The ulti­mate goal of the NSA is total pop­u­la­tion con­trol”, Bin­ney said, “but I’m a lit­tle opti­mistic with some recent Supreme Court deci­sions, such as law enforce­ment most­ly now need­ing a war­rant before search­ing a smartphone.”

He praised the rev­e­la­tions and brav­ery of for­mer NSA con­trac­tor Edward Snow­den and told me that he had indi­rect con­tact with a num­ber of oth­er NSA employ­ees who felt dis­gust­ed with the agency’s work. They’re keen to speak out but fear ret­ri­bu­tion and exile, not unlike Snow­den him­self, who is like­ly to remain there for some time.

Unlike Snow­den, Bin­ney didn’t take any doc­u­ments with him when he left the NSA. He now says that hard evi­dence of ille­gal spy­ing would have been invalu­able. The lat­est Snow­den leaks, fea­tured in the Wash­ing­ton Post, detail pri­vate con­ver­sa­tions of aver­age Amer­i­cans with no con­nec­tion to extremism.

It shows that the NSA is not just pur­su­ing ter­ror­ism, as it claims, but ordi­nary cit­i­zens going about their dai­ly com­mu­ni­ca­tions. “The NSA is mass-col­lect­ing on every­one”, Bin­ney said, “and it’s said to be about ter­ror­ism but inside the US it has stopped zero attacks.”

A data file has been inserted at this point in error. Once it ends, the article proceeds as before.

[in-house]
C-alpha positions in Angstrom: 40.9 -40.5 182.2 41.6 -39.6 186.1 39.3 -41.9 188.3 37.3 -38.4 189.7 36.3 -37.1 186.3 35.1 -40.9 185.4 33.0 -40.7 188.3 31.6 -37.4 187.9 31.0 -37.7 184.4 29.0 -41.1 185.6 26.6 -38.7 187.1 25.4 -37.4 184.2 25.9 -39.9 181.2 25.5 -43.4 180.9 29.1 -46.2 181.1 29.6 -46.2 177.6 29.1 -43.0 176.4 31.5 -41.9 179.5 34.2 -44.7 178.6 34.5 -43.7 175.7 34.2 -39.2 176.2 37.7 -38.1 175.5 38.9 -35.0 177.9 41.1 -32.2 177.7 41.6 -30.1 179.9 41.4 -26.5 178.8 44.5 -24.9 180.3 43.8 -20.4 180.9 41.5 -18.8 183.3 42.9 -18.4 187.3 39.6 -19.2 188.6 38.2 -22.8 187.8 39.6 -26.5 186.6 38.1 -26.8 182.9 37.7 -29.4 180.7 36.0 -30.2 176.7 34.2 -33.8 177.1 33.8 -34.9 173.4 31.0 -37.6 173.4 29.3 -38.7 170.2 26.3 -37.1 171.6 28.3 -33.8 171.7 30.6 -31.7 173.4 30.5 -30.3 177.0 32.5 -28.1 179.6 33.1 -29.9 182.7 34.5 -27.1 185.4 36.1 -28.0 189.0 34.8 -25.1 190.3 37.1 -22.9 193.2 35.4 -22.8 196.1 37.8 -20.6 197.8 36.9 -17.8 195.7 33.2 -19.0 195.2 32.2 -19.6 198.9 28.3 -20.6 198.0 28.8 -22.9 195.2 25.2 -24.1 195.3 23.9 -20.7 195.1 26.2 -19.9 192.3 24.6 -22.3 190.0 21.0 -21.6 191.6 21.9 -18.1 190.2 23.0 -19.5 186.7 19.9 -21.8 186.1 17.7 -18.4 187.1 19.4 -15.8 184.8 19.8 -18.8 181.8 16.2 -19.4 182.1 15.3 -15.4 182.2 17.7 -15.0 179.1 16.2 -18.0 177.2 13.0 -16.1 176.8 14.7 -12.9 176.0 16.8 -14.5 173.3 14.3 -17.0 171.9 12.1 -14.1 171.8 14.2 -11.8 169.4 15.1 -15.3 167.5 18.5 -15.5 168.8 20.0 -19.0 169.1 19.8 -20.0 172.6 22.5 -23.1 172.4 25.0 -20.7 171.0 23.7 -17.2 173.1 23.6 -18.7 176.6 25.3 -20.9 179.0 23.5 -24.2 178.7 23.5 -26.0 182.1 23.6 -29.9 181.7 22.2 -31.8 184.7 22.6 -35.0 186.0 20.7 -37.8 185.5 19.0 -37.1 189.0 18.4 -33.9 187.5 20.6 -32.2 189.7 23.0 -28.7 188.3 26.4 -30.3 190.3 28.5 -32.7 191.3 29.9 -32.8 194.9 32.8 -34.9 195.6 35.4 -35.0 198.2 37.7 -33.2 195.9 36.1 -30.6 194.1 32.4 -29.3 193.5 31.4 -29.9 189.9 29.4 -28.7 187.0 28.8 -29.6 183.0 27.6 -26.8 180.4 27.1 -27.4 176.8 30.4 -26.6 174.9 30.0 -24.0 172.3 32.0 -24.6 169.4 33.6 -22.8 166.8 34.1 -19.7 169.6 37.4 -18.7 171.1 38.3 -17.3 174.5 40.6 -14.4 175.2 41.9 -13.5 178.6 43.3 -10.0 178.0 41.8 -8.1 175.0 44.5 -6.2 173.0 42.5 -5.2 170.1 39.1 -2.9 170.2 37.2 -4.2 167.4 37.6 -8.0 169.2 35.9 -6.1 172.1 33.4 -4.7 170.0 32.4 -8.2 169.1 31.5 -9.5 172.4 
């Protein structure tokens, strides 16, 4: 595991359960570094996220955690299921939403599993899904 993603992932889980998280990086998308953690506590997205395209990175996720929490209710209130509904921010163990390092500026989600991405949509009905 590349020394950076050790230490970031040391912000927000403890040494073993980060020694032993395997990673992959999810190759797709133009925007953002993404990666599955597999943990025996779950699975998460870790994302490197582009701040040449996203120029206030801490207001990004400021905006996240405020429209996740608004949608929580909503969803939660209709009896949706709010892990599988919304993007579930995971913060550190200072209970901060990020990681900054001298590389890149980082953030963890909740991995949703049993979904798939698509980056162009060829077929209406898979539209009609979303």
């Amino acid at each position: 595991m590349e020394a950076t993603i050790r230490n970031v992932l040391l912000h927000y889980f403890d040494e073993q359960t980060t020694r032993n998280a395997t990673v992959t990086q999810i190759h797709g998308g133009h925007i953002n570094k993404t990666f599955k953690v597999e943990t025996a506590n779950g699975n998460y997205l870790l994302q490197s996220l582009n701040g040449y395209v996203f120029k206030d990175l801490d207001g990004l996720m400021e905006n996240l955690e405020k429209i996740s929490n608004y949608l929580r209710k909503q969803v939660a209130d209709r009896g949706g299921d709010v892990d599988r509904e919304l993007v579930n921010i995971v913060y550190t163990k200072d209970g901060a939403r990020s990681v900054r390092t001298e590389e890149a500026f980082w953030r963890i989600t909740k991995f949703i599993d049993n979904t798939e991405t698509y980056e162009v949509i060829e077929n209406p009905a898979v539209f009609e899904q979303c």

The lack of offi­cial over­sight is one of Binney’s key con­cerns, par­tic­u­lar­ly of the secret For­eign Intel­li­gence Sur­veil­lance Court (Fisa), which is held out by NSA defend­ers as a sign of the sur­veil­lance scheme’s constitutionality.

The Fisa court has only the government’s point of view”, he argued. “There are no oth­er views for the judges to con­sid­er. There have been at least 15–20 tril­lion con­sti­tu­tion­al vio­la­tions for US domes­tic audi­ences and you can dou­ble that globally.”